Driving a Henry, eating a Milton bar or shopping at Rowland. These are experiences customers might be having were Ford, Hershey and Macy’s named today, rather than 100-plus years ago.
Increasingly prevalent in recent years, first-name brands help give companies and their products more authentic, human identities. If not already, the customer of the future may soon find herself asking Alexa to place a pizza order with Dom or for Erica to schedule her monthly loan payment to Marcus. Oscar, Casper, Lucy, Otto, Lola, Dave, Clara, Lily, TED. The presumed strategy these young brands all share: introduce yourself to customers on a first name basis, and you’ll immediately be viewed as a more personable, approachable and trustworthy partner.
At Lippincott, we attribute this trend to the broader, more fundamental shift underway. Through the power of data, corporations are engaging each customer in radically more personal ways.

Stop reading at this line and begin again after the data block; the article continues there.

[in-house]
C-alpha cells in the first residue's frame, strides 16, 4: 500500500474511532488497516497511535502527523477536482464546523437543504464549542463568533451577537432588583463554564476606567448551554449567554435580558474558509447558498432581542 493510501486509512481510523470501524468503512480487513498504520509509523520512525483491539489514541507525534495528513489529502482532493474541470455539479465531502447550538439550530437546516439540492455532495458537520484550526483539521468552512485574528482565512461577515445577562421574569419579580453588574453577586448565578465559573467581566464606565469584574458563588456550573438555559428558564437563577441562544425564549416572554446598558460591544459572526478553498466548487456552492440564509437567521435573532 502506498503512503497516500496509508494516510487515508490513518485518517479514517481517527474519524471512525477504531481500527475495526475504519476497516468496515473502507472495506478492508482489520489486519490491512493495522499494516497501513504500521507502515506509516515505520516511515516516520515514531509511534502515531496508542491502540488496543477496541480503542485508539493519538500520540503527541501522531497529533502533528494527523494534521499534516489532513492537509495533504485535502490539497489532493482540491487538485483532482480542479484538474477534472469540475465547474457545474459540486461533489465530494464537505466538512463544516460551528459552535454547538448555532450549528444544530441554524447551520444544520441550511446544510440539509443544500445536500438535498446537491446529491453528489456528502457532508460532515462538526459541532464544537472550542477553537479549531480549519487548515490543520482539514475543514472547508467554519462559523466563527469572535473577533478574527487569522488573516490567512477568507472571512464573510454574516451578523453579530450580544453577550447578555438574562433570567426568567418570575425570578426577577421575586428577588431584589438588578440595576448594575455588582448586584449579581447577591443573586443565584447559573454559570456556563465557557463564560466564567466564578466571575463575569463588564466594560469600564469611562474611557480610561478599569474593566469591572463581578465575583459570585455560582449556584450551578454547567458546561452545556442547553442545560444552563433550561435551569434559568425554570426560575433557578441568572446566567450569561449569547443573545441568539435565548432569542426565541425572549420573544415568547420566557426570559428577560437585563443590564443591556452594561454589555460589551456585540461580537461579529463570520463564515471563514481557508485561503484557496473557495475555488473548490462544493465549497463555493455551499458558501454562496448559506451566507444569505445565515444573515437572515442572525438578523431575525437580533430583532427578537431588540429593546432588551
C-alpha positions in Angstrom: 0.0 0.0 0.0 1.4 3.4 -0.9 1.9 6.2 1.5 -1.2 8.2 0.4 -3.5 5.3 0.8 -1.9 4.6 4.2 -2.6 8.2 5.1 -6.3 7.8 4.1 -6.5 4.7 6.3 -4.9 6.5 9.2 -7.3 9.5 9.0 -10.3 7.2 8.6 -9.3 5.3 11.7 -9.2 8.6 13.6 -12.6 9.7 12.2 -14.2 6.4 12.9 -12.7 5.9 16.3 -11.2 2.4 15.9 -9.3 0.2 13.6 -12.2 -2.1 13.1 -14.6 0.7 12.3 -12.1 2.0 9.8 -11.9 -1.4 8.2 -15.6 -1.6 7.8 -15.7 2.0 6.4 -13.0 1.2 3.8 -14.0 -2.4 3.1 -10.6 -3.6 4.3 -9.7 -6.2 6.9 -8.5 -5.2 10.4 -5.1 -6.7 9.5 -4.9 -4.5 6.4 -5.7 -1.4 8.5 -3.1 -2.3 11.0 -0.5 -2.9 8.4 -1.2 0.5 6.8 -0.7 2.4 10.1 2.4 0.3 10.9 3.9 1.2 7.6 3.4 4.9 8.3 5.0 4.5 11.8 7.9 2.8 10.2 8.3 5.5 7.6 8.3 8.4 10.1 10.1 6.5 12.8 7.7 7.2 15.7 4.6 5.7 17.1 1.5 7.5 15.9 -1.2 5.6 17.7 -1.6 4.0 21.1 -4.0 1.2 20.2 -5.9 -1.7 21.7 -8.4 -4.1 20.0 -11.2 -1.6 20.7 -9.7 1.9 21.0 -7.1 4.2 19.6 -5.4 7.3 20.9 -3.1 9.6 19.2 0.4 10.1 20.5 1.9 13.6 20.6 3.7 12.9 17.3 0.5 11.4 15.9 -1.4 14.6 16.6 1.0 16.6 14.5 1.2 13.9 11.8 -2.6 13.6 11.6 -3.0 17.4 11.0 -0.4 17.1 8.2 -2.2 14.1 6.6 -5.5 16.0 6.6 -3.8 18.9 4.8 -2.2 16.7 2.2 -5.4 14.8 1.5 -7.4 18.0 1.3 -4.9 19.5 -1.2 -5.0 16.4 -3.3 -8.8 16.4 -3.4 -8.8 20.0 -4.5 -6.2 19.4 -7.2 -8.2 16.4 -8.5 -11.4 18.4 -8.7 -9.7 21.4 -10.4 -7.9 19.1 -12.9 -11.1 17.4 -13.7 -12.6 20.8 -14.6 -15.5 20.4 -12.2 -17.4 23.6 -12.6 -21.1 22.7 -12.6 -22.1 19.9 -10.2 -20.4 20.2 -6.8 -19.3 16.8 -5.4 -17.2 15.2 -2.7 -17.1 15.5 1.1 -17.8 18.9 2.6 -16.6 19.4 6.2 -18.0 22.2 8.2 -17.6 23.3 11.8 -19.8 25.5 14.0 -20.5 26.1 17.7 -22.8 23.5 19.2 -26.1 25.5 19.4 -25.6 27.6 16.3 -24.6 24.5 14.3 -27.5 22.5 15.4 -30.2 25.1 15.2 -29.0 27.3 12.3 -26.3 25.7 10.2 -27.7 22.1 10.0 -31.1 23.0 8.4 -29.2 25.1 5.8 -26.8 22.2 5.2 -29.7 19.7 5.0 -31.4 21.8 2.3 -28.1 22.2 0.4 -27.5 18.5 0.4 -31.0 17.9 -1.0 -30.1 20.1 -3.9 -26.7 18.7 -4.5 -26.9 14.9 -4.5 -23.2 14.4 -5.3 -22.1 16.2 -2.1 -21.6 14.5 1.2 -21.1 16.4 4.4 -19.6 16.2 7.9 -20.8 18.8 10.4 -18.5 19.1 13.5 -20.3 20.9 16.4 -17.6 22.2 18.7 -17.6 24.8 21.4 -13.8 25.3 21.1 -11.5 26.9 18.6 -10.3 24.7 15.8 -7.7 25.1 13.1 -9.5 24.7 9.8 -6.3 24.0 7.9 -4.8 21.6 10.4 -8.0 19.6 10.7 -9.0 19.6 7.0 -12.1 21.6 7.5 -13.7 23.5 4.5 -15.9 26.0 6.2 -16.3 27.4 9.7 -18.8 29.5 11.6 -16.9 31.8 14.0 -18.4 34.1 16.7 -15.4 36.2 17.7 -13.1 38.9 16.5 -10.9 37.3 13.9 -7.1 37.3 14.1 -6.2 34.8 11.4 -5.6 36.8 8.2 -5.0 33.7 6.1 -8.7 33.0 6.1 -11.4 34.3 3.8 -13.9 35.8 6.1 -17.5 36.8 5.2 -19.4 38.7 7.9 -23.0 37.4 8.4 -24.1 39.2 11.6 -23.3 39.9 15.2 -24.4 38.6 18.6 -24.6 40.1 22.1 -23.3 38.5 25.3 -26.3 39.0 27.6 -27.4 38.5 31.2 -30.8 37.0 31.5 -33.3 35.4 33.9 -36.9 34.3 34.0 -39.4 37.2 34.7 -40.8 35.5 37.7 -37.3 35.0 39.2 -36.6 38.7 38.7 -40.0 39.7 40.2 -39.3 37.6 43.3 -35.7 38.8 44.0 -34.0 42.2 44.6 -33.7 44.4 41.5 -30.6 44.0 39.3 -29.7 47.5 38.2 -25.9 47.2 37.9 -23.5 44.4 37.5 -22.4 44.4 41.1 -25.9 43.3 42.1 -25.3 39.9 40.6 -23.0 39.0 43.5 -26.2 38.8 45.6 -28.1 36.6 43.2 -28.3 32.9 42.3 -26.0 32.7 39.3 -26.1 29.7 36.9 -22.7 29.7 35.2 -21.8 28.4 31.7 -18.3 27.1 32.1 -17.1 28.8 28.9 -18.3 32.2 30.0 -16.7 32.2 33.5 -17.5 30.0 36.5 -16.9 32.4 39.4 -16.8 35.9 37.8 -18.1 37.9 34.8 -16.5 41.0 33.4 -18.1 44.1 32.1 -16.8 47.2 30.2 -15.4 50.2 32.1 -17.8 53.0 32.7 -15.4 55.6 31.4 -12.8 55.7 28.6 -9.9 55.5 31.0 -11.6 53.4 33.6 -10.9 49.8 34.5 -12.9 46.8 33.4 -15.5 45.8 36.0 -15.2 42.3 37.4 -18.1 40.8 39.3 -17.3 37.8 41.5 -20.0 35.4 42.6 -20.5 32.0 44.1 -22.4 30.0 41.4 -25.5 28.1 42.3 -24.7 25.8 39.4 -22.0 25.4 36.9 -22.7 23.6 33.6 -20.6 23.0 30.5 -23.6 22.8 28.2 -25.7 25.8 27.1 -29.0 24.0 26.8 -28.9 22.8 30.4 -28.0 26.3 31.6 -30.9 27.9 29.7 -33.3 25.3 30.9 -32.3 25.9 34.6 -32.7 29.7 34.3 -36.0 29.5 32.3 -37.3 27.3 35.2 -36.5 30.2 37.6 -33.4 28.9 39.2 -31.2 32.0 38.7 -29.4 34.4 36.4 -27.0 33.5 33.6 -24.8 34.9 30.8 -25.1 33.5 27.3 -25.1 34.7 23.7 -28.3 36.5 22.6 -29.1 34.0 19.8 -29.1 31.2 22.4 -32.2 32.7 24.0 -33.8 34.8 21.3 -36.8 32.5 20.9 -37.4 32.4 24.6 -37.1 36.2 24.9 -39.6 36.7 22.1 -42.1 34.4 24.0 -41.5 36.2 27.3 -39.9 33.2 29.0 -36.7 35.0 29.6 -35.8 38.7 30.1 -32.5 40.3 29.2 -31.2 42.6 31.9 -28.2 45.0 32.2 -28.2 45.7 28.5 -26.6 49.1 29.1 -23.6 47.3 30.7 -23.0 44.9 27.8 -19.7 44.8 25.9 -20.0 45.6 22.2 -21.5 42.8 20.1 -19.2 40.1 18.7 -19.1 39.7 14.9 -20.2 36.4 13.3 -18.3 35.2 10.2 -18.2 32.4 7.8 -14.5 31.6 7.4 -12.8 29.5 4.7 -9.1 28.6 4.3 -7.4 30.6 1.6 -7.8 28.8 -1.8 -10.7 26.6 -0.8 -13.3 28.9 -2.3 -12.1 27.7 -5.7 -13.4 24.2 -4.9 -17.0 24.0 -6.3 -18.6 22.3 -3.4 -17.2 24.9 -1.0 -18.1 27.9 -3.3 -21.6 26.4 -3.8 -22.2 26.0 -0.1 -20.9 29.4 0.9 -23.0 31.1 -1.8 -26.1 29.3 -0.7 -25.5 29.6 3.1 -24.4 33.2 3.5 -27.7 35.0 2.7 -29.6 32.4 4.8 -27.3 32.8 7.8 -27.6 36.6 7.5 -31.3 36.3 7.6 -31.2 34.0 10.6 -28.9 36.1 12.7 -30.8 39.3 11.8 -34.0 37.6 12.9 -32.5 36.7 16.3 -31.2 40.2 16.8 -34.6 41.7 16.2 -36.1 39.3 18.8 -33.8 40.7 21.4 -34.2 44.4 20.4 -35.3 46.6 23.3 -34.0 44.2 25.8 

For the value exchange to work, customers must trust a company enough to share that personal data, and brands are increasingly realizing that authenticity is key to building that trust. Selecting a human brand name is a potent shortcut, appealing to human familiarity as a heuristic for personal relationships. As put by the founder of the overdraft-dodging financial app, Dave, “We named the company Dave because we wanted people to think of the app as a friend they can turn to when they’re in a financial bind.”
While these names are powerful assets, humanizing the brands they define for the long term, they are also foundations on which deeper connection must be built though story and experience, culture and sustained innovation. This raises the key question facing the Toms, Dick’s and Harry’s of the world: What must a brand do to live up to the human authenticity of a human name?